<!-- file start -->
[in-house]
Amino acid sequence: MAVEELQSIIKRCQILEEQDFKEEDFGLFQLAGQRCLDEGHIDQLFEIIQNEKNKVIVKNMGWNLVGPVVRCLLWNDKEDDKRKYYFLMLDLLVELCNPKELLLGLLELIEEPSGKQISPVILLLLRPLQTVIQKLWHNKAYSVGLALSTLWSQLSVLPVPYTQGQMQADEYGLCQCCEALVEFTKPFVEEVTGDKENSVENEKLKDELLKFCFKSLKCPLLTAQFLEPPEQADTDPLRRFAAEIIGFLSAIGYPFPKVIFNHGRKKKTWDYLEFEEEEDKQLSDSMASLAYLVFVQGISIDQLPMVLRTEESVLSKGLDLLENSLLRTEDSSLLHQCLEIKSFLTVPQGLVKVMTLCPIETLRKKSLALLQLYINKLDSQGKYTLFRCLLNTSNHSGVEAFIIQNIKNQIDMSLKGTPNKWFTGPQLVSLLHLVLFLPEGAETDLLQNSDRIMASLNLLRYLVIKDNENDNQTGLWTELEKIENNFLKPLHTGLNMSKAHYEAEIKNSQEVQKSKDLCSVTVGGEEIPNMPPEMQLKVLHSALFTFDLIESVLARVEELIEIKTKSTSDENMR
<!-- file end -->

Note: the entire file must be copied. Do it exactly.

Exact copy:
[in-house]
Amino acid sequence: MAVEELQSIIKRCQILEEQDFKEEDFGLFQLAGQRCLDEGHIDQLFEIIQNEKNKVIVKNMGWNLVGPVVRCLLWNDKEDDKRKYYFLMLDLLVELCNPKELLLGLLELIEEPSGKQISPVILLLLRPLQTVIQKLWHNKAYSVGLALSTLWSQLSVLPVPYTQGQMQADEYGLCQCCEALVEFTKPFVEEVTGDKENSVENEKLKDELLKFCFKSLKCPLLTAQFLEPPEQADTDPLRRFAAEIIGFLSAIGYPFPKVIFNHGRKKKTWDYLEFEEEEDKQLSDSMASLAYLVFVQGISIDQLPMVLRTEESVLSKGLDLLENSLLRTEDSSLLHQCLEIKSFLTVPQGLVKVMTLCPIETLRKKSLALLQLYINKLDSQGKYTLFRCLLNTSNHSGVEAFIIQNIKNQIDMSLKGTPNKWFTGPQLVSLLHLVLFLPEGAETDLLQNSDRIMASLNLLRYLVIKDNENDNQTGLWTELEKIENNFLKPLHTGLNMSKAHYEAEIKNSQEVQKSKDLCSVTVGGEEIPNMPPEMQLKVLHSALFTFDLIESVLARVEELIEIKTKSTSDENMR